Heston Blumenthal: In Search of Perfection

I watched the first episode of this program tonight. Verdict: disappointing. It’s clear that Blumenthal truly is an extraordinary chef, and must have unique and valuable insights into how cookery works; but In Search of Perfection doesn’t tell us what they are.

In the first episode, he cooks bangers and mash (followed by treacle tart). There is a lot of messing about visiting pig farms and suchlike before we get down to business. He makes his own sausages by what seems a ludicrously over-complex method that involves toast stock. There is lot going on; but we never find out why any of it is going on.

For example, having made his sausages, Blumenthal poaches them before finishing them in a frying pan “because it allows them cook at a lower temperature”. All right, but why do we want them to cook at a lower temperature?

It might not be fair of me to complain that the show he made is not the one that I wanted to watch. But Blumenthal’s reputation is based on “his scientific approach to cooking”. This has earned him honorary degrees and doctorates, and even an honorary membership of the Royal Society of Chemistry. So it doesn’t seem unreasonable to have wished that this program would explain: not just what works, but why.

Fifteen years ago, I accidentally created a superb low-budget beef casserole, a recipe which has been widely used. A crucial part of this casserole is golden syrup. I know that it works, and I know that it is doing more than merely sweetening — but I don’t know why. I want Heston Blumenthal to tell me why.

I’ll probably watch another episode or two, but I am not optimistic that it’s going to give me what I was looking for. Meanwhile, I highly recommend the blog In Search Of Heston, where they actually made all 16 of the Blumenthal recipes, with wildly differing results. If I push on through the series, it will be partly as a backdrop for reading these accounts of re-creating the recipes.

7 responses to “Heston Blumenthal: In Search of Perfection

  1. Did he personally interview the pig before allowing it to end up as a Heston sausage?

  2. Not quite, but it was definitely tending in that direction.

  3. I supposed the reason for cooking them at a lower temperature is to avoid searing and bursting the skin.

    He’s got an interesting appearance, you would never guess he was a chef if you had seen him outside of a kitchen.

  4. But it’s not difficult to fry sausage without bursting them — I do it most weeks. I assume he must have some other reason.

  5. My guess would be that a lot of the vital technical info ends up on the cutting room floor in favour of a more engaging viewing experience. Doubly so in the bangers and mash episode, since it has to share the show’s 30 minute runtime with the perfect treacle tart recipe.

    In technical terms, the poaching is used in place of a sous vide set up (when this program was made in 2006 home cooks still had to buy lab equipment or splice aquarium thermostats onto rice cookers if they wanted to try sous vide for less than £600). Above around 65 degrees the protein strands in the meat will contract, squeezing out the moisture, making the sausages dry and mealy and the swelling water will, as noted above, perhaps cause the bangers to burst (the fat and toasted bread stock means the water content is very, very high).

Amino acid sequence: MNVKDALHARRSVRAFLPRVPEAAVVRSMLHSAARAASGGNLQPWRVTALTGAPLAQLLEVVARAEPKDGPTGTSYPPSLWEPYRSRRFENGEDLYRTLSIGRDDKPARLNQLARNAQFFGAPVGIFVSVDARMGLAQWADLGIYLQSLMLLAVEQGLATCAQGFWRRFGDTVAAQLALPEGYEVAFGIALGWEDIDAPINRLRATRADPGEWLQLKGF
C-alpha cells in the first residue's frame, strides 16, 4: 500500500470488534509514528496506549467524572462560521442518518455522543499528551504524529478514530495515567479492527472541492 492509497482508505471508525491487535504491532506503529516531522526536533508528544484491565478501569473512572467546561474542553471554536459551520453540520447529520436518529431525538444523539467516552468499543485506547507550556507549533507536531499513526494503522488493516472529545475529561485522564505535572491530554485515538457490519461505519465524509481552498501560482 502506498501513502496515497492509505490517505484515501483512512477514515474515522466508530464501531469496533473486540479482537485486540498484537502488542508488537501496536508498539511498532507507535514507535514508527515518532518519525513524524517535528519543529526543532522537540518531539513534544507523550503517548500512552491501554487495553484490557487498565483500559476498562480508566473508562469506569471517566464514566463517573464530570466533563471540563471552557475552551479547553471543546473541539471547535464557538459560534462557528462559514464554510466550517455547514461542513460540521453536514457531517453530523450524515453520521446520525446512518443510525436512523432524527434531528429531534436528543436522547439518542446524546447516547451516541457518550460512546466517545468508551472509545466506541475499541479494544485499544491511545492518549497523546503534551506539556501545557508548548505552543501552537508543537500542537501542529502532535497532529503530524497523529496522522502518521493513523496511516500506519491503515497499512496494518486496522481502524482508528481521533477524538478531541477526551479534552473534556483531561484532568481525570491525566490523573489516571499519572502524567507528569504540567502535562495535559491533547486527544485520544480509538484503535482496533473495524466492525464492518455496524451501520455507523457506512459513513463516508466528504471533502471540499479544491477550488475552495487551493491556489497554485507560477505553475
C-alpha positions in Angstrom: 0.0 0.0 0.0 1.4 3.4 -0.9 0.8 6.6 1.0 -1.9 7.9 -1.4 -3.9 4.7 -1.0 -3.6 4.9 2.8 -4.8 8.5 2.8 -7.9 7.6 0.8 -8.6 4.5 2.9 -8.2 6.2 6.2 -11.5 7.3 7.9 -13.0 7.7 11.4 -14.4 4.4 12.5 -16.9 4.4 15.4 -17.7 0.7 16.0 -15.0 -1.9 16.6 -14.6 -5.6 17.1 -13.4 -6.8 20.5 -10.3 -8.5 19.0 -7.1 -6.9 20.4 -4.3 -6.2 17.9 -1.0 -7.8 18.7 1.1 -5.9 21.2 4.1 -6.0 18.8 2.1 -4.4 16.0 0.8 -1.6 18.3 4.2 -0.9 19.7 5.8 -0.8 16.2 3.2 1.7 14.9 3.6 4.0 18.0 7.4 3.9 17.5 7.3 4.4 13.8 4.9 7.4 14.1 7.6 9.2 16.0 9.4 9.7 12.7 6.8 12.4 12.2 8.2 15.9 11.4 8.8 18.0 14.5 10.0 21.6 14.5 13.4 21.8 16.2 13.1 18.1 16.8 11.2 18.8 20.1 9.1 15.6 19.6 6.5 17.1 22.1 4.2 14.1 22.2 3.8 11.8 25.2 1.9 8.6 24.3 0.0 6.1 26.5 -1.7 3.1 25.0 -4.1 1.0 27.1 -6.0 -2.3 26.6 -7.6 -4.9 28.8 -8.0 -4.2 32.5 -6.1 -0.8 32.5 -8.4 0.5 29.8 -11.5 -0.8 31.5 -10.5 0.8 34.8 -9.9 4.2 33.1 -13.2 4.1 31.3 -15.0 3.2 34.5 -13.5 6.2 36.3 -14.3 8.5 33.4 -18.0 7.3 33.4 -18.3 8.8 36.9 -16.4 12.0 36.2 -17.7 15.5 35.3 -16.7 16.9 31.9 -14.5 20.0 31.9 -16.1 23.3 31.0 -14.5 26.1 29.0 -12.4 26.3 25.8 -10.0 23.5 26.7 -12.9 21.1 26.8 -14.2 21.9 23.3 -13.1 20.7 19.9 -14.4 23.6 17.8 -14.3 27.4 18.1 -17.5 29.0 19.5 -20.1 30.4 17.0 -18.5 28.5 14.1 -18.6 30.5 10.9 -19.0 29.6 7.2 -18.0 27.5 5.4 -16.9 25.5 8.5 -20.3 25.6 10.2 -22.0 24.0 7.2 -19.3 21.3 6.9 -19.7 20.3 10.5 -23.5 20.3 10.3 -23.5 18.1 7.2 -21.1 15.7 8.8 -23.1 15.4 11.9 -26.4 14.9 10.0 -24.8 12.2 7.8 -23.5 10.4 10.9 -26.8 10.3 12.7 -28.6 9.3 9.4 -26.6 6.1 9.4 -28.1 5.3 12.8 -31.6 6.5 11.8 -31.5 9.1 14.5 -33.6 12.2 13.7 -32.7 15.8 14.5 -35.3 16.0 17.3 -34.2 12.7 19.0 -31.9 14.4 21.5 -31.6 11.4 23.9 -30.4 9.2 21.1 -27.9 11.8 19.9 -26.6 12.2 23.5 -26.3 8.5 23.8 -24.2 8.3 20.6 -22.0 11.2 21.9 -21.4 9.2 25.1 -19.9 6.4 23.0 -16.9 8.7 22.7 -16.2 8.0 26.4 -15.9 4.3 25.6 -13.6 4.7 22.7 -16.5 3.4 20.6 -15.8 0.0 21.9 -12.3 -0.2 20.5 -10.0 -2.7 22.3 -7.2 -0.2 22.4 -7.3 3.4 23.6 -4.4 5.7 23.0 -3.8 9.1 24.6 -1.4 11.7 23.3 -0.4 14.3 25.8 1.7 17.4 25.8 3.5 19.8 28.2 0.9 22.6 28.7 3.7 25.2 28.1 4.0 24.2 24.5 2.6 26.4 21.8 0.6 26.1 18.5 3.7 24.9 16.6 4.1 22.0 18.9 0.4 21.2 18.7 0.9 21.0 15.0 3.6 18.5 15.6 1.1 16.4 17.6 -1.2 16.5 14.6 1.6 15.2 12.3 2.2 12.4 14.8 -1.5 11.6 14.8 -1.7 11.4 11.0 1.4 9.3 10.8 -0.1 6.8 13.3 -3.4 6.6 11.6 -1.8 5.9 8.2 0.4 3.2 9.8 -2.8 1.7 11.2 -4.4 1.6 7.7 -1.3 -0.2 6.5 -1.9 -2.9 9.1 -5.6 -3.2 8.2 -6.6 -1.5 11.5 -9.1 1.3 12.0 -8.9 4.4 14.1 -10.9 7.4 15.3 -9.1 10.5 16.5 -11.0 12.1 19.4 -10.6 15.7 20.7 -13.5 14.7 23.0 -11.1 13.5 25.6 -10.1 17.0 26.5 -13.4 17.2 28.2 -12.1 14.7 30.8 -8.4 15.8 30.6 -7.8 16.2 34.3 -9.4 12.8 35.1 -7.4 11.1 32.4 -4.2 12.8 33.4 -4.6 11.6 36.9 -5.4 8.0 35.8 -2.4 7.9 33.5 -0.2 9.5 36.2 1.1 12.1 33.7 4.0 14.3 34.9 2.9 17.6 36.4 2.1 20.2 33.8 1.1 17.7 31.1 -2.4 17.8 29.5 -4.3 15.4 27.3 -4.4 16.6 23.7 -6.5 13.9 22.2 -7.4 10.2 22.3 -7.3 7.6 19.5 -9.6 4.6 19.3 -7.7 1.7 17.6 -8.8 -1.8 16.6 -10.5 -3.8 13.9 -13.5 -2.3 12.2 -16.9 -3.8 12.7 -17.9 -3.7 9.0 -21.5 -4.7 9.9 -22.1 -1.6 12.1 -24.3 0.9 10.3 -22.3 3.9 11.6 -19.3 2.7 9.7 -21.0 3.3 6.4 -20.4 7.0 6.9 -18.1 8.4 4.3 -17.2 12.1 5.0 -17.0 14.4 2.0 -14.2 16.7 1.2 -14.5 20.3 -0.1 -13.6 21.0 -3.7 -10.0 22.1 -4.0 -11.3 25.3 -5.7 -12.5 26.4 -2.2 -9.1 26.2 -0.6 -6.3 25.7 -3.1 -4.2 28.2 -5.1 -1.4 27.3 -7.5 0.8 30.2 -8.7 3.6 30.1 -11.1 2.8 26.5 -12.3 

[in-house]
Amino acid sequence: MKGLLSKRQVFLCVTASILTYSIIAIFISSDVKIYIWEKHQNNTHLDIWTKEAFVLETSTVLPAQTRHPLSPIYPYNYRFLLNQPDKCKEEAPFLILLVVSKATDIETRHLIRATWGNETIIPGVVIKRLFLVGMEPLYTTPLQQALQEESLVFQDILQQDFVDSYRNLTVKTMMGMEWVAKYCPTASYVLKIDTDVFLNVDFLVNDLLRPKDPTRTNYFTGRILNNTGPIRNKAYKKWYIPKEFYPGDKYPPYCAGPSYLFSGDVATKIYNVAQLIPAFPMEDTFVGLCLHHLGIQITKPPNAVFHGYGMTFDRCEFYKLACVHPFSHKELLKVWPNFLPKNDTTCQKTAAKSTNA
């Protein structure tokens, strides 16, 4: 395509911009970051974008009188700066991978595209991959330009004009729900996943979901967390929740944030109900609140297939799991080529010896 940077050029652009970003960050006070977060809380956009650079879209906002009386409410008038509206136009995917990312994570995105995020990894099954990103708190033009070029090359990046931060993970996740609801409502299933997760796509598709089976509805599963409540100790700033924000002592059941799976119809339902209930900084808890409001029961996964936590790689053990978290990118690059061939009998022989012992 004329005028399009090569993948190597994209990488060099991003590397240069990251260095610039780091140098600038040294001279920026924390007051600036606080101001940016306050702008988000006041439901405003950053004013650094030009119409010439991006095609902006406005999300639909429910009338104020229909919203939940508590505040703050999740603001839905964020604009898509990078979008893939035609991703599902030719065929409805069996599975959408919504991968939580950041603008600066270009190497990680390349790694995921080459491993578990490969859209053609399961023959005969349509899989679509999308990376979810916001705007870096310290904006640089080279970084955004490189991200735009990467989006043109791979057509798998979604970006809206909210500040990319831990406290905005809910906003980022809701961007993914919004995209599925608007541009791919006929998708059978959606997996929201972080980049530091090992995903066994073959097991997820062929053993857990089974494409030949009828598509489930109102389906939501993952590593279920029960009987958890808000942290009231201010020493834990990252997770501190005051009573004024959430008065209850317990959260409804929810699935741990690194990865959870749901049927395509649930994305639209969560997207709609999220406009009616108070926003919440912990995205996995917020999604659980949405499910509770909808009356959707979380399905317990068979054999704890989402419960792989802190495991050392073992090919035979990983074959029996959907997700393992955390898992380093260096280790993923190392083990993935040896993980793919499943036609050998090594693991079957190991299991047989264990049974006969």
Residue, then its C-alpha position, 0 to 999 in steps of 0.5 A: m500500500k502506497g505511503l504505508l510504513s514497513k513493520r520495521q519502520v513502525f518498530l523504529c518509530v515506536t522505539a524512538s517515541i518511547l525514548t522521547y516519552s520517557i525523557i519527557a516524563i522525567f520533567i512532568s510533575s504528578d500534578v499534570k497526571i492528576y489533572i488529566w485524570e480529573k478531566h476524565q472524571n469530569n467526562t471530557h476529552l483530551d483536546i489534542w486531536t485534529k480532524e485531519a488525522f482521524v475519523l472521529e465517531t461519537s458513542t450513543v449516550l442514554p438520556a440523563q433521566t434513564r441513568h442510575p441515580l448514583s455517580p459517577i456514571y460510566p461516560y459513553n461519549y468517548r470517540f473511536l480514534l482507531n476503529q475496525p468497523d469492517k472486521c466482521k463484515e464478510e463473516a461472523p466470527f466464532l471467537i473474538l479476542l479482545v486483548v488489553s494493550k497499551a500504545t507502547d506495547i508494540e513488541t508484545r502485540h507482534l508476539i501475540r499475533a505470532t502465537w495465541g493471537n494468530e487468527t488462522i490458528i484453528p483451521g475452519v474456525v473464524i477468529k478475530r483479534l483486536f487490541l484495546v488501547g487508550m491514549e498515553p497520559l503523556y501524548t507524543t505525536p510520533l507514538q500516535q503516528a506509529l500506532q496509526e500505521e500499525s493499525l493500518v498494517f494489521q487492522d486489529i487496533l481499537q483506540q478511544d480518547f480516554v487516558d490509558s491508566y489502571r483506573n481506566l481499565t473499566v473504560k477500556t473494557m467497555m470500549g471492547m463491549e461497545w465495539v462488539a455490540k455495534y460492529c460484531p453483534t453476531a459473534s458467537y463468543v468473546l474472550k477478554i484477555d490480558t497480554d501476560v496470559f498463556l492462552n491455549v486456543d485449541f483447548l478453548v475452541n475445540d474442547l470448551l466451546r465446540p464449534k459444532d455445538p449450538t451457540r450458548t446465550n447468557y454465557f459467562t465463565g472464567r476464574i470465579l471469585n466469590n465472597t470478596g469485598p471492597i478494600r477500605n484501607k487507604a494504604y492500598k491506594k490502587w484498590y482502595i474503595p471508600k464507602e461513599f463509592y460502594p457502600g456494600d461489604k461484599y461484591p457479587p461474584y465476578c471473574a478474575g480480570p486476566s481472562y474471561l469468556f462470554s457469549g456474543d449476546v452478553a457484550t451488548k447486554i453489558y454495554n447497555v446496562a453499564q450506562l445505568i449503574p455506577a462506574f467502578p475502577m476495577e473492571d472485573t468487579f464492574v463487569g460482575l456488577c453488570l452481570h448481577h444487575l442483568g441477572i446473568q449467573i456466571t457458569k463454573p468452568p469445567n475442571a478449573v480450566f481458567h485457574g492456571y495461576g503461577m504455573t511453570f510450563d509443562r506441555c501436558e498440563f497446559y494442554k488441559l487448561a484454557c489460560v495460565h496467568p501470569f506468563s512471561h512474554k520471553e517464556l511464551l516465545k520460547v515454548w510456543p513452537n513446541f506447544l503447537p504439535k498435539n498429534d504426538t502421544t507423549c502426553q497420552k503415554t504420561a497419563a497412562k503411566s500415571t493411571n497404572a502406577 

You can test this idea at home. Pop sausages on a wire rack and cook in the oven at about 160. If you’ve got one of those temperature probes on a long wire leave it stuck in one of the sausages and pull them all out once they read about 70 degrees. The texture should be much less dry.

    Huge thanks for the links and for hearing that you enjoy our obsessive and rambling blog!

    (Also: for including the link to the Harry Partridge vid at the end of your Watchmen retrospective you have my eternal respect)

  6. Oh, hi, InSearchOfHeston, great to hear from you! I just love what you did on your blog!

    Thanks for the explanation of the poaching. I guess it does make sense in its own terms. The thing to do next time I fry sausages would be to poach half of them (finishing them in the pan) and A-B test the difference myself.

    Is the explanation that’s missing from the TV show in the book? Have you found that to be generally the case?

  7. The traditional way to cook bratwurst in Wisconsin, famous for German immigrants and beer, is to poach them in beer, then broil, fry or grill them. The idea, I gather, is to cook the sausage through, then apply high heat to the outside to stiffen the casing and form sugars. If you just try to cook with high heat, you still have to cook them through. Poaching first lets you control the balance.

    Blumenthal is pretty impressive as a chef, but this series doesn’t seem to allow him to be a scientist as well. I don’t know if this is his fault or the creator of the series. If you want food science, go for the Serious Eats web site. They not only give you explanations, but show how they figured them out. Cook’s Illustrated magazine did this too, but they were awfully censorious.

    My guess about the golden syrup is that the sugar changes the texture of the food and the sweetness rounds off certain flavor notes. You can actually try this by adding a little less sugar to a little more salt and tasting it. Southern US cooking is notorious for blasting food with sugar. Look at a recipe for country captain chicken. Then again, so is a lot of processed food. Read the labels and you’ll see all sort of things you’d think of as savory contain a surprising amount of high fructose corn syrup.

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